Regarding the means of extremist- terrorist activities, these are means, par excellence, with a specific character, even in that they can not be regarded as peaceful (especially in the executive component of those activities). For these reasons, they can not be easily hidden / concealed among means related to activity taking place currently in a given environment (officially or unofficially) endorsed by representatives of the phenomenon. Means that are used in organized crime activity are, with some exceptions, those currently in use in the particular environment or field.
In terms of the organizational framework, terrorism evolves, but especially acts, in a hidden organizational framework. This fact is a consequence of the nature of the objectives pursued by the representatives of the phenomenon and of the brutal methods of action that terrorist activities involve. Organized crime acts mainly in a framework that can be considered transparent, but this phenomenon’s circumscribed activities, are included, in a discreet manner, in illicit buildings / conceptual plans and execution, usually hidden.
With regard to staff training in terrorist structures, it is, par excellence, a specific training, such as to enable achieving its objectives in a hidden manner. The means that are used (including the situation in which the phenomenon is transnational) also have to be hidden.
The representatives of terrorism receive special training, including the possibility of development in an environment full of activities to enable them to study a particular situation undercover and to act successfully, according to the aimed objective. Members of organized crime structures usually have a joint training with other components of the operating teams. This training is completed, however, by matters regarding their willingness to act in bad faith and their disloyalty on the formal structure, institution or state within they act.
Regarding the infiltration or imposing process of own personnel by terrorist groups, it is a difficult task because it implies previously creating specific activities. Although not a rule, if the situation requires, in order to achieve the intended objectives, terrorists can (and even manage to) gain access, through legal channels in different target structures (providing the chance to provide information in the field or to organize and trigger a terrorist action of great impact). By force of circumstances (especially because of culture and group psychology), in general, personnelof groups with activity in the terrorist area does not have the training and skills that allow easy and unnoticed access to such structures. The infiltration or imposing their own staff within objectives in organized crime, is far easier than the same action done by terrorist groups. It is possible that access to these objectives, both directly, through official channels (with respect and even exceeding the minimum standards of training required) and by using intervention / influence from other representatives of the phenomenon, to be gained from positions that allow this.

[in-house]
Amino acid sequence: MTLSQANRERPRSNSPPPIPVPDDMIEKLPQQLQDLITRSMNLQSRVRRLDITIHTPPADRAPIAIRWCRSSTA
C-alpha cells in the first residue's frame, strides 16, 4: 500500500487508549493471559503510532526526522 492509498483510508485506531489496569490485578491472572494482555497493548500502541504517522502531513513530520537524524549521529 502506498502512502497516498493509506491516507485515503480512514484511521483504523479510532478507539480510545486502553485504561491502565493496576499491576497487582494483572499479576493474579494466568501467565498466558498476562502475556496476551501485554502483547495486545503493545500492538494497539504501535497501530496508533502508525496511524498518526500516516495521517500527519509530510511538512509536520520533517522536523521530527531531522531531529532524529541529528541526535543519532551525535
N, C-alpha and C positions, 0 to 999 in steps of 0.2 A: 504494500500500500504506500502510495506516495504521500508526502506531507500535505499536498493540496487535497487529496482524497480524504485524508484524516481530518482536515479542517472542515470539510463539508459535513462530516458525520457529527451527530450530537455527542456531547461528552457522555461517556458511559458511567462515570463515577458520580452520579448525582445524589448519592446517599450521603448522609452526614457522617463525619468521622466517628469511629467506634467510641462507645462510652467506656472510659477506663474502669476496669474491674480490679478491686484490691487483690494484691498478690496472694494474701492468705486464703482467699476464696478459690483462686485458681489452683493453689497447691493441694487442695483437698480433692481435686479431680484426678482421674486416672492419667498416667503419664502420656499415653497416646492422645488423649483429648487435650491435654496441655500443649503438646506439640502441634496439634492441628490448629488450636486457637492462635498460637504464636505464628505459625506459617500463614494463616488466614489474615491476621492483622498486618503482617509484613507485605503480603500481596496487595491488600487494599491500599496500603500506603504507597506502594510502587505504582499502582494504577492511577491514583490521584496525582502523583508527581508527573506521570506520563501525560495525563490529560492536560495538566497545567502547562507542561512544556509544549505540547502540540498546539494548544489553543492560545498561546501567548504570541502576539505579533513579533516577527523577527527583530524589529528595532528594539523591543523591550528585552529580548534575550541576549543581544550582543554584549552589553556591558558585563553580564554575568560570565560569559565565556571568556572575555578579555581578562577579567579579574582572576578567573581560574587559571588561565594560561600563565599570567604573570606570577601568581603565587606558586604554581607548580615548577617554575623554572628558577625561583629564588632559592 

Terrorist activities are, generally, outside groups that practice, depending on the interests they serve. We find, therefore, subsidization by some states of terrorist activities directed against other states, or against segments of their populations (state terrorism), or by donations and grants, in various forms, from groups or organizations sharing the same ideology or the same goals (especially political-ideological or political- administrative).
An important financing source of terrorism represents, however, practised organized crime, typically by groups of persons of the same ethnic composition of those financed terrorist groups. In general, the activities related to organized crime are self-financed. Sometimes, they become the source of funding for other illegal activities (including extremist-terrorist) or even for some state budgets (the case of so- called tax havens).
In order to operate and develop, it is necessary that a terrorist organization receives (or provides) financial support. This can be provided by individuals, states (states, governmental and non-governmental organizations, political parties, etc.), regional or global, and may take forms such as: budgets of states supporting terrorism; indirect funds allocated under the cover of assistance and international aid, support to democratic, progressive forces; businessmen or immigrants grants; funds collected by the parties, religious organizations, NGOs, individuals, etc., money obtained by traffickers of arms, ammunition , drugs, radioactive substances, strategic materials, human beings, works of art, fraud, tax evasion, fraudulent bankruptcy, embezzlement, forgery and money laundering, etc.; raise funds by taking hostages, threats, blackmail, burglary banks, attacking means carrying money or valuables.
Most countries affected by the phenomenon of organized crime have adopted and completed national legislation. They have complained about criminal activities of international origin: illicit drugs, smuggling of works of art and other national and world heritage values, illicit trade with firearms, ammunition and explosives, fund extortion, sale of stolen goods, frauds and currency or other valuables counterfeiting, kidnapping people to obtain financial benefit, false accounting and various other forms of financial fraud, pimping and prostitution, illegal gambling games etc..